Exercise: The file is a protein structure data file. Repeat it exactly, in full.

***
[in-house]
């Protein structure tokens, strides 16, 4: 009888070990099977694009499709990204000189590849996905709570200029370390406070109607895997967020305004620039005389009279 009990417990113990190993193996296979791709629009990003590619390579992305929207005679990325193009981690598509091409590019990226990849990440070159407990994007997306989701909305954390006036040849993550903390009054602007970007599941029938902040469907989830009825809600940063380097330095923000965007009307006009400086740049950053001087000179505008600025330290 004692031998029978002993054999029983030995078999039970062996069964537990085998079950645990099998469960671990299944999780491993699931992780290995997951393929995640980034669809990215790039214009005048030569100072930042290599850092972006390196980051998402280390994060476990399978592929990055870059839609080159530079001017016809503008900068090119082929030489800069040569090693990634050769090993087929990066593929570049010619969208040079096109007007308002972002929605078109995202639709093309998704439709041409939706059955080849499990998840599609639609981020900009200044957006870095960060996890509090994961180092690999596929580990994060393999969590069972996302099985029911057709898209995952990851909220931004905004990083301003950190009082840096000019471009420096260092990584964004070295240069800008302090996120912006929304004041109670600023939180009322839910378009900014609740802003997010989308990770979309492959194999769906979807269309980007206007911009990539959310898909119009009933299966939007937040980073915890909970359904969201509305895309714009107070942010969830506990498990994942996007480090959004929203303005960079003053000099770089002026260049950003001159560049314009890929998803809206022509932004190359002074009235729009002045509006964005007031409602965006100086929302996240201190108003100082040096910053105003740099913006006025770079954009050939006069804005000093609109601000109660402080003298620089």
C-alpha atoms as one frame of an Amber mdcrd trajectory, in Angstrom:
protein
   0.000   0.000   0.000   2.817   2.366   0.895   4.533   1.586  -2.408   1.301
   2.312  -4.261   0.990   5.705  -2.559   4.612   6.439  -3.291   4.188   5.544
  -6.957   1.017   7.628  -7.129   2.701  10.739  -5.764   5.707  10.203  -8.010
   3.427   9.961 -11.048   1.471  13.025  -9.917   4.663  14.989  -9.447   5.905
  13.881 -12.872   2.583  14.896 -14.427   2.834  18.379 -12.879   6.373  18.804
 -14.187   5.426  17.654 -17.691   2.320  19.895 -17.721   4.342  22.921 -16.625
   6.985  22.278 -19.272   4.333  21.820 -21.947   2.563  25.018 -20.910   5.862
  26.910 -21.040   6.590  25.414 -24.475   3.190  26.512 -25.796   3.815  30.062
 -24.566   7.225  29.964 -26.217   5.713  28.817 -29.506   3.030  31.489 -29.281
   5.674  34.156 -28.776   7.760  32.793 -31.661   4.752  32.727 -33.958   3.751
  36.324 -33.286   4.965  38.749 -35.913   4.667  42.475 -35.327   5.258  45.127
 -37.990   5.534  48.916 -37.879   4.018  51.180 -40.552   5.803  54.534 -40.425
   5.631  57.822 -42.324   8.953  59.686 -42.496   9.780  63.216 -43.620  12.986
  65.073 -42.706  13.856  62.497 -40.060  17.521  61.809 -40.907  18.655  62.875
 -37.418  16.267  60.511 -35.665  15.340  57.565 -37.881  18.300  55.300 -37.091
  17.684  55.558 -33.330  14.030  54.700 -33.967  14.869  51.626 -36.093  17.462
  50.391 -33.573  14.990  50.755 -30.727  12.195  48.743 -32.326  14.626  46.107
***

[in-house]
């Protein structure tokens, strides 16, 4: 009888070990099977694009499709990204000189590849996905709570200029370390406070109607895997967020305004620039005389009279 009990417990113990190993193996296979791709629009990003590619390579992305929207005679990325193009981690598509091409590019990226990849990440070159407990994007997306989701909305954390006036040849993550903390009054602007970007599941029938902040469907989830009825809600940063380097330095923000965007009307006009400086740049950053001087000179505008600025330290 004692031998029978002993054999029983030995078999039970062996069964537990085998079950645990099998469960671990299944999780491993699931992780290995997951393929995640980034669809990215790039214009005048030569100072930042290599850092972006390196980051998402280390994060476990399978592929990055870059839609080159530079001017016809503008900068090119082929030489800069040569090693990634050769090993087929990066593929570049010619969208040079096109007007308002972002929605078109995202639709093309998704439709041409939706059955080849499990998840599609639609981020900009200044957006870095960060996890509090994961180092690999596929580990994060393999969590069972996302099985029911057709898209995952990851909220931004905004990083301003950190009082840096000019471009420096260092990584964004070295240069800008302090996120912006929304004041109670600023939180009322839910378009900014609740802003997010989308990770979309492959194999769906979807269309980007206007911009990539959310898909119009009933299966939007937040980073915890909970359904969201509305895309714009107070942010969830506990498990994942996007480090959004929203303005960079003053000099770089002026260049950003001159560049314009890929998803809206022509932004190359002074009235729009002045509006964005007031409602965006100086929302996240201190108003100082040096910053105003740099913006006025770079954009050939006069804005000093609109601000109660402080003298620089």
C-alpha atoms as one frame of an Amber mdcrd trajectory, in Angstrom:
protein
   0.000   0.000   0.000   2.817   2.366   0.895   4.533   1.586  -2.408   1.301
   2.312  -4.261   0.990   5.705  -2.559   4.612   6.439  -3.291   4.188   5.544
  -6.957   1.017   7.628  -7.129   2.701  10.739  -5.764   5.707  10.203  -8.010
   3.427   9.961 -11.048   1.471  13.025  -9.917   4.663  14.989  -9.447   5.905
  13.881 -12.872   2.583  14.896 -14.427   2.834  18.379 -12.879   6.373  18.804
 -14.187   5.426  17.654 -17.691   2.320  19.895 -17.721   4.342  22.921 -16.625
   6.985  22.278 -19.272   4.333  21.820 -21.947   2.563  25.018 -20.910   5.862
  26.910 -21.040   6.590  25.414 -24.475   3.190  26.512 -25.796   3.815  30.062
 -24.566   7.225  29.964 -26.217   5.713  28.817 -29.506   3.030  31.489 -29.281
   5.674  34.156 -28.776   7.760  32.793 -31.661   4.752  32.727 -33.958   3.751
  36.324 -33.286   4.965  38.749 -35.913   4.667  42.475 -35.327   5.258  45.127
 -37.990   5.534  48.916 -37.879   4.018  51.180 -40.552   5.803  54.534 -40.425
   5.631  57.822 -42.324   8.953  59.686 -42.496   9.780  63.216 -43.620  12.986
  65.073 -42.706  13.856  62.497 -40.060  17.521  61.809 -40.907  18.655  62.875
 -37.418  16.267  60.511 -35.665  15.340  57.565 -37.881  18.300  55.300 -37.091
  17.684  55.558 -33.330  14.030  54.700 -33.967  14.869  51.626 -36.093  17.462
  50.391 -33.573  14.990  50.755 -30.727  12.195  48.743 -32.326  14.626  46.107